This is a guest post by Jessie Daniels, who blogs at Racism Review, where this post also appears. Dr. Daniels is a Sociology professor at Hunter College and the author of the books White Lies and Cyber Racism.
Last week, noted social critic and philosophy Professor Judith Butler refused the Berlin Civil Courage Award saying, “I must distance myself from this racist complicity” (h/t @blacklooks via Twitter). Butler was referring to anti-immigrant media campaigns that repeatedly represent migrants as ‘archaic’, ‘patriarchal’, ‘homophobic’, violent, and unassimilable while at the same time prominent (white) gay organizations in Berlin encourage a heightened police presence in gay neighborhoods where there are more people of color. The group SUSPECT condemned white gay politics and applauded Butler’s refusal saying:
It is this tendency of white gay politics, to replace a politics of solidarity, coalitions and radical transformation with one of criminalization, militarization and border enforcement, which Butler scandalizes, also in response to the critiques and writings of queers of colour. Unlike most white queers, she has stuck out her own neck for this. For us, this was a very courageous decision indeed.
SUSPECT is a new group of queer and trans migrants, Black people, people of color and allies whose aim is to monitor the effects of hate crimes debates and to build communities which are free from violence in all its interpersonal and institutional forms.
Angela Davis, noted scholar, activist and UC-Santa Cruz professor, has also voiced support for Butler’s refusal of the prize, saying “I hope Judith Butler’s refusal of the award will act as a catalyst for more discussion about the impact of racism even within groups which are considered progressive” (h/t @blacklooks via Twitter).
There’s certainly room for such a discussion about race and racism in the white LGBT community here in the U.S., and surprisingly little analysis of it to date. As I noted back in November 2008, the racism among white gay marriage supporters is a problem. Prominent white gay men such as Dan Savage make a good living off of saying ignorant, racist crap while claiming the “oppression” card. This is not to say that people who identify as LGBT are not oppressed in the U.S. and around the world; in fact, there’s quite a lot of evidence to support this claim, including the murder and torture of people because they are same-gender-loving. This is a human rights issue, and a global one.
What Dan Savage and other privileged white gay men fail to understand is the way one struggle is connected to another. In part, I think this is because they fail to see the ways that sexuality and race are intertwined. When you begin to see this, it shifts our understanding of oppression. Rather than seeing “blacks” and “gays” as somehow distinct, disparate groups, such an analysis allows you to recognize the reality of black and brown LGBT lives (such as the recently out entertainer Ricky Martin, who is both gay and Puerto Rican). And, such an analysis makes visible the white privilege that still adheres to the lives of LGBT folks like Savage. The challenge then, for white LGBT folks, is whether they are going to continue to wage a campaign for the rights of some or whether we will join the struggle for LGBT human rights with other human rights struggles.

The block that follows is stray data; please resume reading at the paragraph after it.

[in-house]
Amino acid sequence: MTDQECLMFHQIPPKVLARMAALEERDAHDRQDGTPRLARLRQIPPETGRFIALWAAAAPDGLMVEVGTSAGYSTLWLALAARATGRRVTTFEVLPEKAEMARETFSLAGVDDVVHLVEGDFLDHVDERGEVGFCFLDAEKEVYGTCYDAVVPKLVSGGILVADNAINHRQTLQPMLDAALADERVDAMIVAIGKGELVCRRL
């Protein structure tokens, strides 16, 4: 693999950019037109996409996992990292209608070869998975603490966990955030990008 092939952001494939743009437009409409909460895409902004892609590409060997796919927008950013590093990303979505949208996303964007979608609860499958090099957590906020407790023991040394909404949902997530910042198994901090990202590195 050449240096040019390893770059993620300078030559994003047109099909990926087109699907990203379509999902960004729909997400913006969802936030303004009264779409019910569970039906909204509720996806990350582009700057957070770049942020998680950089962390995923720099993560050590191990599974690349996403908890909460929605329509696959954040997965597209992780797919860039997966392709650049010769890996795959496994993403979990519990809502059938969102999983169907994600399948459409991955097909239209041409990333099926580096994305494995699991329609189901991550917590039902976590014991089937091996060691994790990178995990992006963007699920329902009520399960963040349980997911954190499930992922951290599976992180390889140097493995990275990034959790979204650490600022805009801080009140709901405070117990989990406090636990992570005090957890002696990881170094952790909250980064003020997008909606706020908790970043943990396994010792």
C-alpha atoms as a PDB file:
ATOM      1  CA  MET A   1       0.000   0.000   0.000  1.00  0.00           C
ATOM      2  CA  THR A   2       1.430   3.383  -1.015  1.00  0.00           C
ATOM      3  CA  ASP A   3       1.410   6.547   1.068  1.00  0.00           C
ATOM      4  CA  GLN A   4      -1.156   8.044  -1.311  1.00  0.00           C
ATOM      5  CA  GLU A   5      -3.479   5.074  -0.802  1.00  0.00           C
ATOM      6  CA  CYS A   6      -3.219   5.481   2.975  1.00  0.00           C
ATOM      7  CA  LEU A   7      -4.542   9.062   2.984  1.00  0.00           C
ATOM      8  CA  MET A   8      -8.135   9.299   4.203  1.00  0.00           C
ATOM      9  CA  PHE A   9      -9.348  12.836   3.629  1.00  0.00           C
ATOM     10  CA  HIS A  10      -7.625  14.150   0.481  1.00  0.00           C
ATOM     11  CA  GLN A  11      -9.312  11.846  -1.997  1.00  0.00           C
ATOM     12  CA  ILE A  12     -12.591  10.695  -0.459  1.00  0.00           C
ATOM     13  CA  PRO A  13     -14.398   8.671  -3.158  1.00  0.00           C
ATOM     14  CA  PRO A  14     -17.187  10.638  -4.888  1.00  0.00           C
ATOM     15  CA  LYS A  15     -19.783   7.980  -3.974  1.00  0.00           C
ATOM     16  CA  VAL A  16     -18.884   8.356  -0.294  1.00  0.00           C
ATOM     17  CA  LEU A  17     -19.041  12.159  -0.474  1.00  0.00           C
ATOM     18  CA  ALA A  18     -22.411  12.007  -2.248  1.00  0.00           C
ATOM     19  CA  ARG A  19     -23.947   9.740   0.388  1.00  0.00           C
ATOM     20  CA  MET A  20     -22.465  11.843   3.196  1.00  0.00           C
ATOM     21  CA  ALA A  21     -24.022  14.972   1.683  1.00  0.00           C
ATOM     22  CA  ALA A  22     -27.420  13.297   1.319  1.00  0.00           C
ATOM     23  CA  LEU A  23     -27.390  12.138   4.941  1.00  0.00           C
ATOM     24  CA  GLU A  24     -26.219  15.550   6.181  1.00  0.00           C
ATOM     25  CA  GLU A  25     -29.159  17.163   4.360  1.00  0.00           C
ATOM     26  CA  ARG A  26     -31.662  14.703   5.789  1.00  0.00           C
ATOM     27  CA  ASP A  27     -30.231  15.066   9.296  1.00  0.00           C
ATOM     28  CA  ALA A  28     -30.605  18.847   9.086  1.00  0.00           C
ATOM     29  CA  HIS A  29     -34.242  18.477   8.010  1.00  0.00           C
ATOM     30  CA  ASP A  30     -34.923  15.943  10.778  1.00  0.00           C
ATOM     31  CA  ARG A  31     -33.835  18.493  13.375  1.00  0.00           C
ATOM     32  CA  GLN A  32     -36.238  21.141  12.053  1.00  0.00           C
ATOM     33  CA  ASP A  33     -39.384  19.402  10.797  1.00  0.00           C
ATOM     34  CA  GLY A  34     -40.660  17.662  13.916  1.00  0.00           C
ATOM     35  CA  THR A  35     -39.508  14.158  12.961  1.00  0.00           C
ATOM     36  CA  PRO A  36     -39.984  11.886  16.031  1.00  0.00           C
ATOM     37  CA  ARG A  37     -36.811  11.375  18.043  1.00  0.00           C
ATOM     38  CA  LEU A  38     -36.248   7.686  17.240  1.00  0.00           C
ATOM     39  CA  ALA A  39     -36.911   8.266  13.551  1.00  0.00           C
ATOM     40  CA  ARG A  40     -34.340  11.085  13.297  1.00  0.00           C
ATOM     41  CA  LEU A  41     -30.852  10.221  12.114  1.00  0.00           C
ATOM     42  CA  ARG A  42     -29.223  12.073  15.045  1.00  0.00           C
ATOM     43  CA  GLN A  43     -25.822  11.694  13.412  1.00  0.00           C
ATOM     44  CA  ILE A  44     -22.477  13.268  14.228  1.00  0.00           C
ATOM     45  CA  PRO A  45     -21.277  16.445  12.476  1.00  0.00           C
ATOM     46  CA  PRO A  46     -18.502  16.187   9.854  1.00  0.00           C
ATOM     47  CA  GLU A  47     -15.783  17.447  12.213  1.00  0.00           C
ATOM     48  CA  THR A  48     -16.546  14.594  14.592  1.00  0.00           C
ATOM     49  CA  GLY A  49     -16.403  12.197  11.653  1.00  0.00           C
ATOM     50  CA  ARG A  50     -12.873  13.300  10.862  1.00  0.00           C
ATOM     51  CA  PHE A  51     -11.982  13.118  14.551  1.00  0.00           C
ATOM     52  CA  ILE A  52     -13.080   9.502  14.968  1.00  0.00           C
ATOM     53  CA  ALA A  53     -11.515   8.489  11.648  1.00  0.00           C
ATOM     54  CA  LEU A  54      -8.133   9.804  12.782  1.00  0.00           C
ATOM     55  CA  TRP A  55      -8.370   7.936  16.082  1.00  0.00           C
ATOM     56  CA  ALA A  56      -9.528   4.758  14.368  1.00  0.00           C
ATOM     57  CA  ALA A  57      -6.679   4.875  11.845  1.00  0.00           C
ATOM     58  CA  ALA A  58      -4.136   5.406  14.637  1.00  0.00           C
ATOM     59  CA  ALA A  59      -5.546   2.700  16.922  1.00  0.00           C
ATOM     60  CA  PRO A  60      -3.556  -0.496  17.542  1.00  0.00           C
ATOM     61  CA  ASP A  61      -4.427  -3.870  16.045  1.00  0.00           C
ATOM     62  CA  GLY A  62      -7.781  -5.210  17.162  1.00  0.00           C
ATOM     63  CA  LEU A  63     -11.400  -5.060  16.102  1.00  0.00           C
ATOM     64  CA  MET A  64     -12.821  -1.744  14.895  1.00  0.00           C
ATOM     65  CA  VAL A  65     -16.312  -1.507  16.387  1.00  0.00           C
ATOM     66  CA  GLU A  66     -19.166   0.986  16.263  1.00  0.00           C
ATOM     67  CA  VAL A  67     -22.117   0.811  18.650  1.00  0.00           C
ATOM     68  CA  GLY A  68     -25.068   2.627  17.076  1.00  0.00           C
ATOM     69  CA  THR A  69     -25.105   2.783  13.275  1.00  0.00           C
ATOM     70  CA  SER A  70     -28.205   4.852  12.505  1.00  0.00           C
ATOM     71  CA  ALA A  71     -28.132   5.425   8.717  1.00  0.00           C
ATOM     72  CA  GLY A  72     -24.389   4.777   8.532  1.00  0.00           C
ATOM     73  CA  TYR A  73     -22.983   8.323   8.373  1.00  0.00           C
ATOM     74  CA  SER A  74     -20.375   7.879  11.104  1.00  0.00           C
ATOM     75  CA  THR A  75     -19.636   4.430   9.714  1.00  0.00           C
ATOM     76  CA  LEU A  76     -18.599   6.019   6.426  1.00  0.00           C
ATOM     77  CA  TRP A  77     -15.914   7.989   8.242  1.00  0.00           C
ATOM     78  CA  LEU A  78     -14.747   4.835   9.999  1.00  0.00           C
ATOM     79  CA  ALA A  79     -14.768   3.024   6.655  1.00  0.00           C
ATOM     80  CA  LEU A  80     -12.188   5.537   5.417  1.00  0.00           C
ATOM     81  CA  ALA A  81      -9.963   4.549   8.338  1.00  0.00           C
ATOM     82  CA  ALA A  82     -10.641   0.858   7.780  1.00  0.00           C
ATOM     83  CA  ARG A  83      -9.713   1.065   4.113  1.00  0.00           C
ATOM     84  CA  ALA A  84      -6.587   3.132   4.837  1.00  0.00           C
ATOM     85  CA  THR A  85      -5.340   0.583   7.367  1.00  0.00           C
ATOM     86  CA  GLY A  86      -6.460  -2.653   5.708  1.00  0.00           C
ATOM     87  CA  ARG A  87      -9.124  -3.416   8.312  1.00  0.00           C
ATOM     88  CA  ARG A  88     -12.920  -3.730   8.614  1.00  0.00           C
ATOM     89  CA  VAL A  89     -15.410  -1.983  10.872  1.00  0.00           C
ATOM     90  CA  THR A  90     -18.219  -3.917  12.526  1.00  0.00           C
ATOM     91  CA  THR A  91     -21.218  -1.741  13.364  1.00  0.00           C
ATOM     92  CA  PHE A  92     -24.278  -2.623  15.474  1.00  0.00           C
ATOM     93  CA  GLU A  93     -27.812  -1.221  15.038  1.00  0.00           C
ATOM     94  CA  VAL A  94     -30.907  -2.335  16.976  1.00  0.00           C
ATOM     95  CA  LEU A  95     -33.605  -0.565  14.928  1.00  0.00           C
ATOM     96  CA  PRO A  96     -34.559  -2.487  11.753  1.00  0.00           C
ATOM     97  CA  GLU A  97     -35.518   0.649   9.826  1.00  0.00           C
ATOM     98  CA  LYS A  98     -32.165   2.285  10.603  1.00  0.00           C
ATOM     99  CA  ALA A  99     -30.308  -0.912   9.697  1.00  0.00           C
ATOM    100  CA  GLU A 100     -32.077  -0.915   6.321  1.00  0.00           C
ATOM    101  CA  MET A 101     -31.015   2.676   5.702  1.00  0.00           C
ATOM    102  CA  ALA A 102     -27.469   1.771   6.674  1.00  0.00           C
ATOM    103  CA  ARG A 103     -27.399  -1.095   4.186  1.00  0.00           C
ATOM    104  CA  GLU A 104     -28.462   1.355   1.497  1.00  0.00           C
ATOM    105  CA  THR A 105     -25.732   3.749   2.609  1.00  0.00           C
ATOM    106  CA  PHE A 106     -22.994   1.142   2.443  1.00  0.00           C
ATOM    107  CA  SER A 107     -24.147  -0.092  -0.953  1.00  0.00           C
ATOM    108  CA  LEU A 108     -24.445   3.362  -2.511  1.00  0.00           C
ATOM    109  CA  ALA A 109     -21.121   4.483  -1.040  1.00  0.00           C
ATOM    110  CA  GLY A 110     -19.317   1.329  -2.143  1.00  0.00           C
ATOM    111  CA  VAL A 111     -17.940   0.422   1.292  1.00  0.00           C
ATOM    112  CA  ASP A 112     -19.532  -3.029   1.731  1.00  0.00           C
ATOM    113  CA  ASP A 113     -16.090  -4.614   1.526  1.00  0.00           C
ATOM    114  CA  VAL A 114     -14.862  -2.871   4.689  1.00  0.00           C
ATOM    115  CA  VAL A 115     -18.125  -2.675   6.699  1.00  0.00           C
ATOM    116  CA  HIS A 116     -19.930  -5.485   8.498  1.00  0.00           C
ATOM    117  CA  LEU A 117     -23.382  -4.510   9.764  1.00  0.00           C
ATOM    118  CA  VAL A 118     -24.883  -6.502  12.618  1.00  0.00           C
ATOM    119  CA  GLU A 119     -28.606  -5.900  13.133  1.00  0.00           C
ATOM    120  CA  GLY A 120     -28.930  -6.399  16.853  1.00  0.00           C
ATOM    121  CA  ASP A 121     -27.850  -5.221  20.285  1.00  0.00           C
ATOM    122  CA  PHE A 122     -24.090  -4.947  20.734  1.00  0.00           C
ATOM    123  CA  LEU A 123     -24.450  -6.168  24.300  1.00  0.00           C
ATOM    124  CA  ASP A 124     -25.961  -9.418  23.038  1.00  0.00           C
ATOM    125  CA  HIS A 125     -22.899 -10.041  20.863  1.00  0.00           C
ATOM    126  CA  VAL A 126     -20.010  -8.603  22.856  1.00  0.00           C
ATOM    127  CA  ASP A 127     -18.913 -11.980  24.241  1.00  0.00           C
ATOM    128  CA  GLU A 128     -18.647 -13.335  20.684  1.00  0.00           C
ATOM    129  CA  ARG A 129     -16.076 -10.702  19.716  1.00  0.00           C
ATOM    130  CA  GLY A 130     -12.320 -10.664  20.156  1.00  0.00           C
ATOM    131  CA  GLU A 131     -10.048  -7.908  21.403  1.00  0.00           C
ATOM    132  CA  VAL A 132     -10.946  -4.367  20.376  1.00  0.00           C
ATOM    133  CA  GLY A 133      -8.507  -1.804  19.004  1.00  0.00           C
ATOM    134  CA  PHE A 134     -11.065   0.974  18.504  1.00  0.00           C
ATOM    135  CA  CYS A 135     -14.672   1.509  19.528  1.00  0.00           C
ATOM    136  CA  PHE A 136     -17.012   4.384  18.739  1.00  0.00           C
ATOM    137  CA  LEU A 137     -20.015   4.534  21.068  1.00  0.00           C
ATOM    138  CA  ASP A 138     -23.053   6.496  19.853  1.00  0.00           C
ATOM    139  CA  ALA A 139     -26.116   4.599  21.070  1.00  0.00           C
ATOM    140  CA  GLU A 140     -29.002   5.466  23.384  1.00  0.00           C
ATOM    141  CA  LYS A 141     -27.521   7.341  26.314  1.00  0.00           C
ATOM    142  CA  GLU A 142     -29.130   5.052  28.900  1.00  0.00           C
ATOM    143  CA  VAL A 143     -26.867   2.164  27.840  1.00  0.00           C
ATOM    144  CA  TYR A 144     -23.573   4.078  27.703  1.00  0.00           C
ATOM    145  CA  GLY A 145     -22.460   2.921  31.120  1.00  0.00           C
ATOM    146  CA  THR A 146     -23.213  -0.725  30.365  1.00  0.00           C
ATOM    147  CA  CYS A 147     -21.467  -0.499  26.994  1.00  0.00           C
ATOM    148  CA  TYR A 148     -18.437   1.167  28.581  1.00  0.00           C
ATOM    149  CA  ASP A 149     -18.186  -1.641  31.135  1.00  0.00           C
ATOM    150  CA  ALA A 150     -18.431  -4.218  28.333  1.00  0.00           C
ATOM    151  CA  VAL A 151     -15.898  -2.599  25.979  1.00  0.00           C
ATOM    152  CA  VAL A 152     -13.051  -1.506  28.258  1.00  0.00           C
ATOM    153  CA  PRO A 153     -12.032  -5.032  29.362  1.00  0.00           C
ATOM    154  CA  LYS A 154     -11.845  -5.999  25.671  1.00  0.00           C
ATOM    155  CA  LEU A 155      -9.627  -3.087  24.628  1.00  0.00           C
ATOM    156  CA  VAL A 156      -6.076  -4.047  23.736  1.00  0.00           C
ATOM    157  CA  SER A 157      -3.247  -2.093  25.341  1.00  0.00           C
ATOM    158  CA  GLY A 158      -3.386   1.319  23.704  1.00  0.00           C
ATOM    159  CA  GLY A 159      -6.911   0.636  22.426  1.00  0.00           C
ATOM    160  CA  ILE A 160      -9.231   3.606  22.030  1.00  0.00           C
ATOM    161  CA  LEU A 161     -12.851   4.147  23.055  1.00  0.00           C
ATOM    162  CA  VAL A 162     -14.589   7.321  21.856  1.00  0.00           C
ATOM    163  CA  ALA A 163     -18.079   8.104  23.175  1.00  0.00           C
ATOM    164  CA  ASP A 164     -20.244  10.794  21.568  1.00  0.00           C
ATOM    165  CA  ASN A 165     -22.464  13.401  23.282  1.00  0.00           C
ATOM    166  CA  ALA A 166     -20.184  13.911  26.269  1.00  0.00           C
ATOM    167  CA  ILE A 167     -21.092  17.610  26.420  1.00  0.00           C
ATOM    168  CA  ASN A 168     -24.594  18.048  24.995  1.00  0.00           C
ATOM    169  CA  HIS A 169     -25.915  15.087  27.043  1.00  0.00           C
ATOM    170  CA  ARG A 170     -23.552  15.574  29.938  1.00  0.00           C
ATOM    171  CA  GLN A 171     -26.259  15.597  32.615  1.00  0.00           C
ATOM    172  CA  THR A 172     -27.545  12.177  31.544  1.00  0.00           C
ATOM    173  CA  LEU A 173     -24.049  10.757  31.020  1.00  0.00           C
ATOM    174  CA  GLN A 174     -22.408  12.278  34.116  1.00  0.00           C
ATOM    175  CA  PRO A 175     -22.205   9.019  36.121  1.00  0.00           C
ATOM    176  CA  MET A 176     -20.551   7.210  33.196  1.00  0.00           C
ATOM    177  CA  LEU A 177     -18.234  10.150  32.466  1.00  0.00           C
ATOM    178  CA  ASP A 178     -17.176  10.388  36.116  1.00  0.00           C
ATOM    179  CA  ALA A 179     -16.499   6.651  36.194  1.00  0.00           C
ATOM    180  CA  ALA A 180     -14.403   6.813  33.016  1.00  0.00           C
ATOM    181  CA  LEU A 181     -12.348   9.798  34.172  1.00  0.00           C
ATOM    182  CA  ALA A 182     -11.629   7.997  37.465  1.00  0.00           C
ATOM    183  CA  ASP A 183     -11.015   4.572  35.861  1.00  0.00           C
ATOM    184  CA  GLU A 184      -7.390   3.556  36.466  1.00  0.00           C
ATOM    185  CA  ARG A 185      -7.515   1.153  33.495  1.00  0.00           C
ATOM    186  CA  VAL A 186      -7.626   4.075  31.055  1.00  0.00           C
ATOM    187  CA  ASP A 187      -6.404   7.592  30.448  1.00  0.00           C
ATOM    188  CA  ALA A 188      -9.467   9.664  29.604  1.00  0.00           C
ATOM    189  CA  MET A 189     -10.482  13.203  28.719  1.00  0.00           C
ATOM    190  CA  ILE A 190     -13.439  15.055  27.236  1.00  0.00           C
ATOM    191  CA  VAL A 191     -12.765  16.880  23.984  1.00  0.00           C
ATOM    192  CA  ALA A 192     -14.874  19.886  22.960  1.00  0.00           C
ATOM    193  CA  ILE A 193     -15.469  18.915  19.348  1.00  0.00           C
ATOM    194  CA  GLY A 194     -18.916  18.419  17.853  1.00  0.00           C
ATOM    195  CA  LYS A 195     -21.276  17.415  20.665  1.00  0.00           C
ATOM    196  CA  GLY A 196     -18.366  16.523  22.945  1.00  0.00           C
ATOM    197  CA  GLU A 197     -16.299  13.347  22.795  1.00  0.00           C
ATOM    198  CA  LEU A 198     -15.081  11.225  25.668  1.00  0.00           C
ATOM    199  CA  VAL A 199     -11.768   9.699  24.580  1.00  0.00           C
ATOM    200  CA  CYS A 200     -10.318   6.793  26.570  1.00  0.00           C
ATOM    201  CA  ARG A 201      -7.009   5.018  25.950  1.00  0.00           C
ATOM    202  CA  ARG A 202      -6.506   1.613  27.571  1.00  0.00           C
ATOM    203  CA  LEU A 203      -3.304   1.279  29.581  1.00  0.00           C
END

What’s maddening about the ignorance around race among white LGBT people, is that it represents such a lost opportunity for -- as SUSPECT points out in their statement -- a “politics of solidarity, coalitions and radical transformation” and replaces it with one of criminalization, militarization and border enforcement. What might this look like? As just one example, the organization Immigration Equality is coming out against Arizona’s draconian immigration law:
The lesbian, gay, bisexual and transgender community knows all too well how easily people who “look different” can be singled out for harassment and prosecution. In addition, LGBT immigrant families are too familiar with the double burden of immigration discrimination. Now Arizona’s LGBT families have yet another reason to be alarmed. The state’s new law threatens to tear apart families, separate children from their parents and rip apart loving couples who are building their lives together. Forty percent of LGBT binational couples in the United States include a Latino family member. For them, and their loved ones, Arizona is now the most dangerous place in America.
As people in New York City and around the U.S. celebrate Pride today, my hope is that we will all embrace a politics of solidarity, coalitions and transformation.